There is one downside though. You know how after eating the Burger and Lobster roll you always think ‘cor, I could totally eat that all over again?’ Yeah don’t, that makes you feel sick.
Ultimate Lobster Sandwich Recipe
(serves 2-4, depending on size of lobsters and level of greed)
2 egg yolks
Vegetable oil, for making mayonnaise
1/2 teaspon Dijon mustard
Juice of 1/2 lemon
1 stick celery, finely chopped
1/2 small onion, finely chopped
4 slices of the kind of white bread described above
Butter (I used the kind with salt crystals in it)
Chives, to garnish
For the lobsters:
Put your lobsters in the freezer for 2 hours before you want to cook them. You don’t have to do this, and the evidence for them actually feeling any pain is inconclusive so hey, up to you.
Cook the lobsters by bringing two large pans of boiling water to the boil (or one massive one if you have it). Plunge them in and cover with lids. Cook for three minutes then turn the heat off and leave for 7 minutes longer. Remove them and set aside to cool.
When cool, extract the meat. I did this using a hammer, nutcracker and er, a chopstick. You may have the correct implements. I won’t go into detail here about how to get the meat out as we’ll end up with an essay – there are plenty of guides online if you Google it (I recently came across this brilliant video showing you how to get all the meat out of a lobster – check out the trick with the legs! http://lifehacker.com/the-best-way-to-get-all-the-meat-out-of-a-lobster-483432288). Reserve the shell bits.
For the bisque:
Put all shells into a large clean pan with a splash of vegetable oil plus the finely chopped celery and onion. Fry this for a bit, stirring occasionally. Add about a litre of water. Bring to the boil, then reduce to a simmer for half an hour. Strain and then reduce the strained liquid again, until intense and kick ass tasty. You don’t want much left as you’ll be adding it to the mayo. Consider it an intense little flavour bomb.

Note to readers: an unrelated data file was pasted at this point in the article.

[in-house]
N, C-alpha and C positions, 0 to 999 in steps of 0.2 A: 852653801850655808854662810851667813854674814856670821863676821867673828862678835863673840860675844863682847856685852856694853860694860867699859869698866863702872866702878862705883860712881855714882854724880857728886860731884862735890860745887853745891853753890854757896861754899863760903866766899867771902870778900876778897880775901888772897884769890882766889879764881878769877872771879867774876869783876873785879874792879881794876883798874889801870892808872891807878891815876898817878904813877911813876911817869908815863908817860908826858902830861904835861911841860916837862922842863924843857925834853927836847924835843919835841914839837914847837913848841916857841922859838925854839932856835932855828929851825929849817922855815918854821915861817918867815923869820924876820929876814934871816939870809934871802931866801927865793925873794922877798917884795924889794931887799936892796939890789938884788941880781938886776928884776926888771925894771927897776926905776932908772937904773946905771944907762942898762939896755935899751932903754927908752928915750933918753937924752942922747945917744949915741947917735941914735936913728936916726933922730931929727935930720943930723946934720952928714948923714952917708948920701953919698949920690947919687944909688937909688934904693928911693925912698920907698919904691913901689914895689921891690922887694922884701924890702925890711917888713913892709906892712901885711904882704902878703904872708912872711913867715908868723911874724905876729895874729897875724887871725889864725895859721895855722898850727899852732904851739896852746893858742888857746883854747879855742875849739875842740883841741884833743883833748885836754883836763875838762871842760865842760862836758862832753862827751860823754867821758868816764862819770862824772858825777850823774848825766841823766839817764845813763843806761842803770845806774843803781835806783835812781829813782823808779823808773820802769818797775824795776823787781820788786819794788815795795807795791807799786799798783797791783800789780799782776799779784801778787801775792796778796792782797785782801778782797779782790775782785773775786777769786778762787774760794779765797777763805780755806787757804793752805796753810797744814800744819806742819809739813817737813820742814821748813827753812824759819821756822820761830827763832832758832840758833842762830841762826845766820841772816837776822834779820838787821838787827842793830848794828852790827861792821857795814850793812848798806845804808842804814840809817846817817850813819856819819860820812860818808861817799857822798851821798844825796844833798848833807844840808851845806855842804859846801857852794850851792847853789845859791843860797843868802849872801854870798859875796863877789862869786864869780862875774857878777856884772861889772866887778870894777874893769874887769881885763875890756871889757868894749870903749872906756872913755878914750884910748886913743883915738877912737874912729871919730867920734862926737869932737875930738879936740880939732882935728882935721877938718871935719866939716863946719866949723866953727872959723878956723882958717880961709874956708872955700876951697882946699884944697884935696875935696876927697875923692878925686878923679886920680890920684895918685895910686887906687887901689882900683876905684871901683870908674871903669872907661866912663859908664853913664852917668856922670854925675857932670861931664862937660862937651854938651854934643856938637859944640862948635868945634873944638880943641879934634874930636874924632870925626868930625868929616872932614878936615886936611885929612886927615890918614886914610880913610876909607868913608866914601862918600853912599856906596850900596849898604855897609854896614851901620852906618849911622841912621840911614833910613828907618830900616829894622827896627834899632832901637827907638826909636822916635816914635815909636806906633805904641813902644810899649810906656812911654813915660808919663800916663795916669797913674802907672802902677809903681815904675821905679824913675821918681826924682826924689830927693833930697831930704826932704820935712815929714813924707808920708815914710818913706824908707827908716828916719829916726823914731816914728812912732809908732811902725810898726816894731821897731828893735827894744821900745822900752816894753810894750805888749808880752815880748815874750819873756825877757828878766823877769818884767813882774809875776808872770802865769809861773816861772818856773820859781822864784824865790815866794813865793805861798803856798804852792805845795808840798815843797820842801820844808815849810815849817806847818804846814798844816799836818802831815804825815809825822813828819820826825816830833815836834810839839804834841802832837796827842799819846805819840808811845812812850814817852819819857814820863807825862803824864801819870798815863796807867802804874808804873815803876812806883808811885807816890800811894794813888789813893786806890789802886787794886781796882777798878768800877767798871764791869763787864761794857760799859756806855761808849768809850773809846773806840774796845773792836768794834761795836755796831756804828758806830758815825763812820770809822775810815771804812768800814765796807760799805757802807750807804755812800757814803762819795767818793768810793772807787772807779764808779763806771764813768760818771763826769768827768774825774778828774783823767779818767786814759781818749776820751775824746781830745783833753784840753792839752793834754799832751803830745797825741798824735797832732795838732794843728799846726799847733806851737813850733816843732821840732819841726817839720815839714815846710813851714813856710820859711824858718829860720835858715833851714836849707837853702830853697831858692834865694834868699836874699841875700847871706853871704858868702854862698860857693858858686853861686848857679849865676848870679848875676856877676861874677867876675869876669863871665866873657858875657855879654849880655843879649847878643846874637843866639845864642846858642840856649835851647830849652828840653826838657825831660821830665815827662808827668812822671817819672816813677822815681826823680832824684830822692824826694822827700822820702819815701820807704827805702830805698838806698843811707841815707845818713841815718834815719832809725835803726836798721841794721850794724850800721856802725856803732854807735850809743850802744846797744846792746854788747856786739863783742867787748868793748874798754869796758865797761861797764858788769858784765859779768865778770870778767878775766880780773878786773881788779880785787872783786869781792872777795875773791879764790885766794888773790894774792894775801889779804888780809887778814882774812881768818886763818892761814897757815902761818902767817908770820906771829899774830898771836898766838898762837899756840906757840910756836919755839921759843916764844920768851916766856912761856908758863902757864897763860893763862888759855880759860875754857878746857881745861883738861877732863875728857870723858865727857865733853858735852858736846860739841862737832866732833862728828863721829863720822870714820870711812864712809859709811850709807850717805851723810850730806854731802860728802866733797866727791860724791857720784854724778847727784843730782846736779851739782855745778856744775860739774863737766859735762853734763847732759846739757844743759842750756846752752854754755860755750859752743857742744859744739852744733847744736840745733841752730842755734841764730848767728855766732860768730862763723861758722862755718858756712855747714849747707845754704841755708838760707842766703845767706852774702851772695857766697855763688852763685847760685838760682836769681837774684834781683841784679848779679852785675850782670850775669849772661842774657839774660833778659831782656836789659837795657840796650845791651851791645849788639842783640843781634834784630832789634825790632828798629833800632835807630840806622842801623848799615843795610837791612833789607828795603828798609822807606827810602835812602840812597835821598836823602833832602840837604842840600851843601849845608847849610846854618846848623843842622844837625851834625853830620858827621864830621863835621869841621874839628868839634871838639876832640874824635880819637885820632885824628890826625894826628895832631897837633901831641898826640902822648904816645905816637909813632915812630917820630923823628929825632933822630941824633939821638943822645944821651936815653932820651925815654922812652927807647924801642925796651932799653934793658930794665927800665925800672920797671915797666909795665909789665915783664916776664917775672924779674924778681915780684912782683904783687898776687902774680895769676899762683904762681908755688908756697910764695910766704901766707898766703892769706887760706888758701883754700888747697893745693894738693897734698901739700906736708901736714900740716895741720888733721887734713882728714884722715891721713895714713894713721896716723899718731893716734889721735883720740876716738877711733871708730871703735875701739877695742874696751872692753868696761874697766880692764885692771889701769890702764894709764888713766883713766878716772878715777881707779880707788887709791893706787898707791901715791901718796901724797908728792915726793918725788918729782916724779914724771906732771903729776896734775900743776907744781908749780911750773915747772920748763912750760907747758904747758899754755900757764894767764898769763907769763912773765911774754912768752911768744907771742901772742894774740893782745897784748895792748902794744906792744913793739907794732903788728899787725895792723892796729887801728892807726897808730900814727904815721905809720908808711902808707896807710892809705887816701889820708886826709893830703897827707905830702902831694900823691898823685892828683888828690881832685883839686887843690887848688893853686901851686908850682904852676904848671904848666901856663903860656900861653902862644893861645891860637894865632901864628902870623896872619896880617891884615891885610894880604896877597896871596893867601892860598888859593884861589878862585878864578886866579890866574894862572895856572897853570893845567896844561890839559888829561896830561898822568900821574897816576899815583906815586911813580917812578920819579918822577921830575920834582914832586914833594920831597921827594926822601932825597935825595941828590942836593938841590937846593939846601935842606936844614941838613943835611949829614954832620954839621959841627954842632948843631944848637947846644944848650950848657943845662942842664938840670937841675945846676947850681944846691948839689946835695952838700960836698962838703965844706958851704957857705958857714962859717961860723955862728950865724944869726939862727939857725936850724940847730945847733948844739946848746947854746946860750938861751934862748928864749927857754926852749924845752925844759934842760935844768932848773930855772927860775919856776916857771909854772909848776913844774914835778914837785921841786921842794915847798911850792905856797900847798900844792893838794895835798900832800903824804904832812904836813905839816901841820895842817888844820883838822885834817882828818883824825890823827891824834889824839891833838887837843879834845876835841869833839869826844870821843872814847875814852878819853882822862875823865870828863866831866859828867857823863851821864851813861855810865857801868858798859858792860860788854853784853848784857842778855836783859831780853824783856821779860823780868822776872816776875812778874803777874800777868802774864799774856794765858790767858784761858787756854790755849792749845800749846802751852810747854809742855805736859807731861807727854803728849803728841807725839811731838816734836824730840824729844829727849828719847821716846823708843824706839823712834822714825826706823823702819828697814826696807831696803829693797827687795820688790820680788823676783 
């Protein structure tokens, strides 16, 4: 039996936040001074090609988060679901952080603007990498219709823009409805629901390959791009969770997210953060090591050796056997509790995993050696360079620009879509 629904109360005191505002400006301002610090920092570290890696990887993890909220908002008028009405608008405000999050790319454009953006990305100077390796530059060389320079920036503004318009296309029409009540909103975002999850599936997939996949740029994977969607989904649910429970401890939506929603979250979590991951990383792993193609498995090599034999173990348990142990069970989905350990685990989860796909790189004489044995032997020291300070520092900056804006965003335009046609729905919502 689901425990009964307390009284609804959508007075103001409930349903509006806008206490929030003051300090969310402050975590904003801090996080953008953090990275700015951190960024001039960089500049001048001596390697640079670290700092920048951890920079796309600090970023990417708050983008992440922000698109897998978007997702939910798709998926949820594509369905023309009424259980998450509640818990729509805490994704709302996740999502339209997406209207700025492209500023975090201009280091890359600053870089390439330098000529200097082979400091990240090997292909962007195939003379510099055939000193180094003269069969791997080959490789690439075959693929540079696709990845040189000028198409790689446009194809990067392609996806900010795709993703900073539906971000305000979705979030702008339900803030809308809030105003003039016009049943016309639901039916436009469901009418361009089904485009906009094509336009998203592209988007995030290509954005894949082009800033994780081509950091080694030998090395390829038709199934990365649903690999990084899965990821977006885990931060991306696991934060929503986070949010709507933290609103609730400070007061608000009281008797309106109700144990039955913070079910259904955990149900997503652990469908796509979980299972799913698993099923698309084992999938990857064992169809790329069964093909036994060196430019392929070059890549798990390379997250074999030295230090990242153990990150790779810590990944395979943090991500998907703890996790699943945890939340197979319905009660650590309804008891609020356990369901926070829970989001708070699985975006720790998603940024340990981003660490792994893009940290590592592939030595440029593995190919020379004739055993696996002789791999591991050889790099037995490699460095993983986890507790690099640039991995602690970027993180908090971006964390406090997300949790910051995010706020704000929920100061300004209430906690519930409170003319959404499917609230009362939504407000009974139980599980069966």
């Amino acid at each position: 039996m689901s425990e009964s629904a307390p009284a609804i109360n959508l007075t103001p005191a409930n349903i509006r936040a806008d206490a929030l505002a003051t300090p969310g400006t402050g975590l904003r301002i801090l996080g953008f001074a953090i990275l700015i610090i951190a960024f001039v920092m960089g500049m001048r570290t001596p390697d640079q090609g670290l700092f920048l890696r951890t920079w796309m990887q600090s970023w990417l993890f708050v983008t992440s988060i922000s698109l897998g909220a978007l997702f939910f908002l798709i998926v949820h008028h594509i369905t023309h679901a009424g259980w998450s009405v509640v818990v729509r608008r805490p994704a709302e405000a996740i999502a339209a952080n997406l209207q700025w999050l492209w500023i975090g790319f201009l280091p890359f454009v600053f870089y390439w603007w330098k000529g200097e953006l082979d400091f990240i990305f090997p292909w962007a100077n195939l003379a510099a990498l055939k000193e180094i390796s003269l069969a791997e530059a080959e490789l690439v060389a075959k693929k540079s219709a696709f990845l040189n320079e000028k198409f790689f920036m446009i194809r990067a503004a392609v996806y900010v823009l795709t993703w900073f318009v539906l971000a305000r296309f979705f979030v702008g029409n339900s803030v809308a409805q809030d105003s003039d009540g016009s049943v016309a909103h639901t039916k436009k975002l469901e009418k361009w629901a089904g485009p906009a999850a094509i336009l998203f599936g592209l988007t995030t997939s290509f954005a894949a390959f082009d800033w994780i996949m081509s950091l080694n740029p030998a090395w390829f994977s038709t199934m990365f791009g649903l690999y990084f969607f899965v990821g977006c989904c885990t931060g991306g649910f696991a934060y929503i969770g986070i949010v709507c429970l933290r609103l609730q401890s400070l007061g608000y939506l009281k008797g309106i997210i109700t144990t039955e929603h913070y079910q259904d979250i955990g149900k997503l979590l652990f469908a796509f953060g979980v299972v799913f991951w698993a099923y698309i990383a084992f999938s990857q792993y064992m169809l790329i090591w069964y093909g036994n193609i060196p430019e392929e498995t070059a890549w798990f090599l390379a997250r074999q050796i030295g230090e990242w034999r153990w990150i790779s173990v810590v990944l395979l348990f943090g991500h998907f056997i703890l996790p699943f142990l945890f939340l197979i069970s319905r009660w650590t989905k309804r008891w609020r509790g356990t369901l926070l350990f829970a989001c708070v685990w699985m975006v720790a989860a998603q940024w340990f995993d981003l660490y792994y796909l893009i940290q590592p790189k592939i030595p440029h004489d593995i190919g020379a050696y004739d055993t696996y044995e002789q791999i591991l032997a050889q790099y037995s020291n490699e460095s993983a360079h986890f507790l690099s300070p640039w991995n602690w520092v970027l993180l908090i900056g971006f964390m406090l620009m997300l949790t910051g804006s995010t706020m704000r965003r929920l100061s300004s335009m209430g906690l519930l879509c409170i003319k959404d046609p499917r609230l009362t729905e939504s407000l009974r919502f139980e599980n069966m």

For the mayo:
Put the egg yolks in a clean bowl and whisk them together with the Dijon mustard. Whisk in the oil, adding a few drops at a time and making sure each bit of oil is fully incorporated before adding the next. As you whisk in more oil and the mayo starts to thicken, you can start adding it in very slightly larger quantities until you are steadily adding it in a thin stream. Do this is an electric mixer to save muscle pain/hassle. Add the bisque and lemon juice. Obviously if you are lucky enough to get roe than add it but chances are, you won’t. Whisk again and season with salt and pepper. You might want to thicken it slightly if it’s too thin at this point.
For the bread:
Cut and butter liberally. I mean LIBERALLY. Heat a skillet (or similar) and toast on both sides until golden brown (not too much).
Chop the lobster meat roughly (not too small, you want nice big chunks). Mix a little of the mayo with the lobster – do this a little at a time – you don’t want too much. Pile it onto the bread. Garnish with snipped chives. Seal with other piece of bread. REJOICE.